Kevin Beaumont designs and manages the installations of roundabouts for McClelland Consulting Engineers in Northwest Arkansas. Since Kevin is from Europe, he’s very familiar with roundabout usage and how roundabouts effect cities. One of his favorite things about their design, outside of safety, is the opportunity to provide beauty and a sense of place to a location that a typical stoplight intersection could not.

He also points out that roundabouts operate day and night, regardless of any interruptions by power outages. Finally, roundabouts are kinder on the environment. They don’t use electricity and cars don’t have to stop, which means they’re not producing as many fuel emissions as cars that come to a stop at intersections and continue running while waiting on the light to change.

So now that you know how much safer roundabouts are, how exactly do you navigate one? Kevin recommends doing some research if you feel uncertain about it. You can find videos online to help you, but he also recommends you get in your car and practice driving around them, just as you might have practiced for a driver’s test. In fact, it’s his hope that roundabouts will one day be included on a driving test.

Roundabouts might look intimidating on approach, but the rules are easy. First, slow down to 10-15 mph on approach. Traffic in a roundabout flows counter-clockwise, so you’ll always turn to your right as you enter.

Vehicles already within the roundabout have the right of way, so as you enter, if a vehicle is circling in your lane, yield to it. If you’re inside the circle, do not stop for entering traffic. You’ll only confuse other drivers.

If you intend to turn right, stay in the right (outside) lane. If you want to turn left or make a u-turn, take the left (inside) lane. Through traffic can usually take either lane. Try to get in the correct lane before entering the roundabout to avoid having to switch while inside the circle. The idea is to keep traffic moving, so simply follow your lane and exit right when you reach your desired street.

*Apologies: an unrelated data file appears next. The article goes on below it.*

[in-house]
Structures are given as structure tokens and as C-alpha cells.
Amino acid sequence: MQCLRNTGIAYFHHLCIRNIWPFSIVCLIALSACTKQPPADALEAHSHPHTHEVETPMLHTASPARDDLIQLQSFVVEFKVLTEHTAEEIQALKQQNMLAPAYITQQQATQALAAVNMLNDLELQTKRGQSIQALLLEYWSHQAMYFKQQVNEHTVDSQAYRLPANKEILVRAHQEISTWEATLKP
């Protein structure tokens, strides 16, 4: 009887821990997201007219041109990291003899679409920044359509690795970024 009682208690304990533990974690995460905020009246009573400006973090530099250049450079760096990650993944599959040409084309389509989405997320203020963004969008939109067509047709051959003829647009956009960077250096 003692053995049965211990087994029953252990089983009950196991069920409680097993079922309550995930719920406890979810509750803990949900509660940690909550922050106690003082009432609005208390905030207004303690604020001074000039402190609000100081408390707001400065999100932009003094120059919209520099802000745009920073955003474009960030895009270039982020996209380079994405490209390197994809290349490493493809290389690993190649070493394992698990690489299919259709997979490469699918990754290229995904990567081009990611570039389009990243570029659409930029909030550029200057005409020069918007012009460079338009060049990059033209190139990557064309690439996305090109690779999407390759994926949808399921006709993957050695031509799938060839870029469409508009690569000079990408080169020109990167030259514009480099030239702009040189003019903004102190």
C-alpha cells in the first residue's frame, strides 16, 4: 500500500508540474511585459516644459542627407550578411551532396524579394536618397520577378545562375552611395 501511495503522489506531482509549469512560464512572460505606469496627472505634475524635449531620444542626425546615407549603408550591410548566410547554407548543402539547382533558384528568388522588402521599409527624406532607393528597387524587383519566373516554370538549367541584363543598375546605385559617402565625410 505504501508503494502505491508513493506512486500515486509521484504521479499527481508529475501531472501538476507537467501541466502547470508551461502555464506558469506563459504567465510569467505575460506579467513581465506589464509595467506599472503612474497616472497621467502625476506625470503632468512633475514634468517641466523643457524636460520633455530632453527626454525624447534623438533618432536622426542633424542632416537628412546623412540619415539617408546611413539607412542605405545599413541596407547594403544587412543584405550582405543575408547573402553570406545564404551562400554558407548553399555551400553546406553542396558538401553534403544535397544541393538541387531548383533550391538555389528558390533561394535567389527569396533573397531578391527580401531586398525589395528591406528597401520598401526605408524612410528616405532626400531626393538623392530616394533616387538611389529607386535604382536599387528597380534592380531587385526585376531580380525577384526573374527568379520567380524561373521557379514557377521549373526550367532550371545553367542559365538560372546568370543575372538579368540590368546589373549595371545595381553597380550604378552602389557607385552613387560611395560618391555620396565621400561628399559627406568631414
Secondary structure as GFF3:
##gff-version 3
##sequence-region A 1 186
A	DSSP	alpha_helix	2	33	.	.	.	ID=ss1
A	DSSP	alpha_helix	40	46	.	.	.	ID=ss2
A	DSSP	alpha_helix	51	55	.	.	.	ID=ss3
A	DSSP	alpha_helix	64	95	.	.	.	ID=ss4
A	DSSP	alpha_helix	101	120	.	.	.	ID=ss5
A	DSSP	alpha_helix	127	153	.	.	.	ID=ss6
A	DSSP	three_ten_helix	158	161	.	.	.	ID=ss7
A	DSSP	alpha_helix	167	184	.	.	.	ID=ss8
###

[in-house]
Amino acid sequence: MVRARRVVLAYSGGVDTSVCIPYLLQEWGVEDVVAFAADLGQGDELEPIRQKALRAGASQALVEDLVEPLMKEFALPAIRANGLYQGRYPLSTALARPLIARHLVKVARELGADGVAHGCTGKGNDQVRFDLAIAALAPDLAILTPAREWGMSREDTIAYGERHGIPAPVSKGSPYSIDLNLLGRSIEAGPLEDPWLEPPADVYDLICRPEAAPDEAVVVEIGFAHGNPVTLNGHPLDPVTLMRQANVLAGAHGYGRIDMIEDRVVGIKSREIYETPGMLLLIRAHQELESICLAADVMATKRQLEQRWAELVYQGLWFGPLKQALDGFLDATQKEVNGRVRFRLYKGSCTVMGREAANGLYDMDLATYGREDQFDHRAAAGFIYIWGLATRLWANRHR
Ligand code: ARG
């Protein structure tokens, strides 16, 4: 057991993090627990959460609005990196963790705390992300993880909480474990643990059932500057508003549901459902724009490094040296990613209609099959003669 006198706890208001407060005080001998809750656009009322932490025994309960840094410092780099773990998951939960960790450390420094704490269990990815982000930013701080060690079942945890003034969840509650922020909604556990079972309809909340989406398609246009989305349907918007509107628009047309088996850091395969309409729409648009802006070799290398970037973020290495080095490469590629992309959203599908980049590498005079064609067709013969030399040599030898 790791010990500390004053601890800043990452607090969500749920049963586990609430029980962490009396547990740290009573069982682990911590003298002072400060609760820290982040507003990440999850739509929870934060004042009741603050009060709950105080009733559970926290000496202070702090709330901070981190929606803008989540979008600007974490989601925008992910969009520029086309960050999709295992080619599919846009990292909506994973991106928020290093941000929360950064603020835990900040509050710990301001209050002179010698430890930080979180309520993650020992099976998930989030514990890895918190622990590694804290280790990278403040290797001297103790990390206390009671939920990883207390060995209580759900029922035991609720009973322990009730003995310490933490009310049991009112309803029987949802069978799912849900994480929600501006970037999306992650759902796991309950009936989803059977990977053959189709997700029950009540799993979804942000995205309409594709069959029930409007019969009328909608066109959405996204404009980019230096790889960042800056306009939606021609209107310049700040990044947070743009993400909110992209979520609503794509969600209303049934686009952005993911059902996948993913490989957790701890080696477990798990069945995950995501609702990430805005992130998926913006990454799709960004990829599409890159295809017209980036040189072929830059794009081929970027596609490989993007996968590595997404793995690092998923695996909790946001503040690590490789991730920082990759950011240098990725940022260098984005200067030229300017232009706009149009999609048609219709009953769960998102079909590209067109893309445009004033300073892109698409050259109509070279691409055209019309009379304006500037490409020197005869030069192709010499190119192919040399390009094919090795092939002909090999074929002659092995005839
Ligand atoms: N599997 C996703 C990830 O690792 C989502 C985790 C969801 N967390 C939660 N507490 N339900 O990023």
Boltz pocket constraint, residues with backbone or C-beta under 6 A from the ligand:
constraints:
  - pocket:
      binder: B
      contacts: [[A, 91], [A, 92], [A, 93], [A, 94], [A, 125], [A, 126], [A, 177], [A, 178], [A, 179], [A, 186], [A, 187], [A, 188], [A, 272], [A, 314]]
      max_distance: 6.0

Roundabouts might look tricky at first, but once you grow accustomed to them, you might find you prefer them over stopping and waiting at traffic lights. Fayetteville alone already has seven roundabouts (including minis and retro-fitted streets) with plans to install six to eight more. A quick count in Conway puts the number even higher and Little Rock, Rogers, Bentonville, Springdale, and Russellville all have a growing number of roundabouts. Have you discovered a new roundabout where you live in Arkansas?

Photos of Arkansas roundabouts are from McClelland Consulting Engineers, Inc. and used with permission.

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Kimberly S. Mitchell loves journeys, real or imagined. She has hiked the Inca Trail, walked into Panama on a rickety wooden bridge and once missed the last train of the night in Paris and walked several miles home (with friends). She believes magic can be found in life and books, loves to watch the stars appear, and still dreams of backpacking the world. Now she writes adventures to send her characters on journeys, too. Pen & Quin: International Agents of Intrigue - The Mystery of the Painted Book is her debut novel. Find out more at KSMitchell.com.